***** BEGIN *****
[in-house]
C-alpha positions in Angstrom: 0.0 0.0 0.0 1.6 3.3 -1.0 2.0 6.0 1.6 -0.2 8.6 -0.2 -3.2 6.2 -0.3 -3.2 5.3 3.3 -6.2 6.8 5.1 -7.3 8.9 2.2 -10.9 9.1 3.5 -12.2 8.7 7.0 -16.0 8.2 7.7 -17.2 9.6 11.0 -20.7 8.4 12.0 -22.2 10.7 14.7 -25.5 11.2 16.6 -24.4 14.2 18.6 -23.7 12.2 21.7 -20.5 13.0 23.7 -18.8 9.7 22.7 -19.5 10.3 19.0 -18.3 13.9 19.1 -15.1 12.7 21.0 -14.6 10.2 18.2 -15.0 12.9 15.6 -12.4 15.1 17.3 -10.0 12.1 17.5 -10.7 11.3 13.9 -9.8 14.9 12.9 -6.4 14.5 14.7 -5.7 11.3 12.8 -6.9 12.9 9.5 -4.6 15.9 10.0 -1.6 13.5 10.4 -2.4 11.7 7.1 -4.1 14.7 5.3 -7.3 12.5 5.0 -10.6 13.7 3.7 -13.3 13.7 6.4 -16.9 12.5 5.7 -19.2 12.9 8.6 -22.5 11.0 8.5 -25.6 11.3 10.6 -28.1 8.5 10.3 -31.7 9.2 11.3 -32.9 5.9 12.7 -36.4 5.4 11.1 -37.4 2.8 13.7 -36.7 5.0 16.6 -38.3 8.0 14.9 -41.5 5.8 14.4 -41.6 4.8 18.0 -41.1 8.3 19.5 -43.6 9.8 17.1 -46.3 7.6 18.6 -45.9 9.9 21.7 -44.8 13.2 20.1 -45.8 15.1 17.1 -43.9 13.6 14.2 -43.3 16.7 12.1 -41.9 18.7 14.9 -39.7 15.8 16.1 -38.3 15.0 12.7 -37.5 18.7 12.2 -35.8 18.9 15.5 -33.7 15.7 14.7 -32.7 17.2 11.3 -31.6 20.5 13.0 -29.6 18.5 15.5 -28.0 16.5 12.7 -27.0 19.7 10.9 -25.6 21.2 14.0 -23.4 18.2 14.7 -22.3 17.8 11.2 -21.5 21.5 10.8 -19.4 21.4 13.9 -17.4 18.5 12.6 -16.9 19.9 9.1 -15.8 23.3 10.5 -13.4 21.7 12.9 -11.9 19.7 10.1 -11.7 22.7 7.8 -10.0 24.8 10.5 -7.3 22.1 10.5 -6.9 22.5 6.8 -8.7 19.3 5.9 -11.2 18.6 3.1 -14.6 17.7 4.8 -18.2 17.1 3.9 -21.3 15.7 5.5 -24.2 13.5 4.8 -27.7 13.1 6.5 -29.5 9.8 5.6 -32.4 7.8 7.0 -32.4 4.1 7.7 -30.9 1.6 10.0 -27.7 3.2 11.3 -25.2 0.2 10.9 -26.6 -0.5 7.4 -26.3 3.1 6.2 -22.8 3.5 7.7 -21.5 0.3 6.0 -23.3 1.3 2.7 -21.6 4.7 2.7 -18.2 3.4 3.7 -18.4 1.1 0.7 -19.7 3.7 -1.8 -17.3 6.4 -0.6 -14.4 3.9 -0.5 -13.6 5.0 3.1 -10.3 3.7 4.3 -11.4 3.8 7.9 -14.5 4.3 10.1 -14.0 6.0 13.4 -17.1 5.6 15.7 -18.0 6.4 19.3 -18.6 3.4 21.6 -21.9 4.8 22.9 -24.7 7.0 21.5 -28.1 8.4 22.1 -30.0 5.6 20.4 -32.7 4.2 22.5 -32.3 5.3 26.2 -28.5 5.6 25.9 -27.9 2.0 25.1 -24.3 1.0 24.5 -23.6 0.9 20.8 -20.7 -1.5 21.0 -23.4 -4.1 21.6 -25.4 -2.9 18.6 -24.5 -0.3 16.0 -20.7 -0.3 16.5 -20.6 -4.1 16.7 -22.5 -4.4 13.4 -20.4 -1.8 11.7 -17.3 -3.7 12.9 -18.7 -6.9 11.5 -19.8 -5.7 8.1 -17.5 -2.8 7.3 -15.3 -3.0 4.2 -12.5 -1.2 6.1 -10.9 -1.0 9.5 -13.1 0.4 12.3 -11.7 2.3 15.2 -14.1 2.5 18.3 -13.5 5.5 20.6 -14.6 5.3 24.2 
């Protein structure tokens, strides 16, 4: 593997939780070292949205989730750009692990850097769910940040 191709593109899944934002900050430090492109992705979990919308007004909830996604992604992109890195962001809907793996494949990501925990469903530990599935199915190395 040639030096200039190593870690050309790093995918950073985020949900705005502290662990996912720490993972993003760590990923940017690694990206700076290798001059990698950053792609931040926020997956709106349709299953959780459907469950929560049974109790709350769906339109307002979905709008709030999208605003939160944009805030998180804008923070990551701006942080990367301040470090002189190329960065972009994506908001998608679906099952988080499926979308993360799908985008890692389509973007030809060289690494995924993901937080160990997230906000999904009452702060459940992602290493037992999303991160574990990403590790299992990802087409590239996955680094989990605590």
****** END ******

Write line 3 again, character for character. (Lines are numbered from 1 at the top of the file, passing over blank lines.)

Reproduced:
């Protein structure tokens, strides 16, 4: 593997939780070292949205989730750009692990850097769910940040 191709593109899944934002900050430090492109992705979990919308007004909830996604992604992109890195962001809907793996494949990501925990469903530990599935199915190395 040639030096200039190593870690050309790093995918950073985020949900705005502290662990996912720490993972993003760590990923940017690694990206700076290798001059990698950053792609931040926020997956709106349709299953959780459907469950929560049974109790709350769906339109307002979905709008709030999208605003939160944009805030998180804008923070990551701006942080990367301040470090002189190329960065972009994506908001998608679906099952988080499926979308993360799908985008890692389509973007030809060289690494995924993901937080160990997230906000999904009452702060459940992602290493037992999303991160574990990403590790299992990802087409590239996955680094989990605590």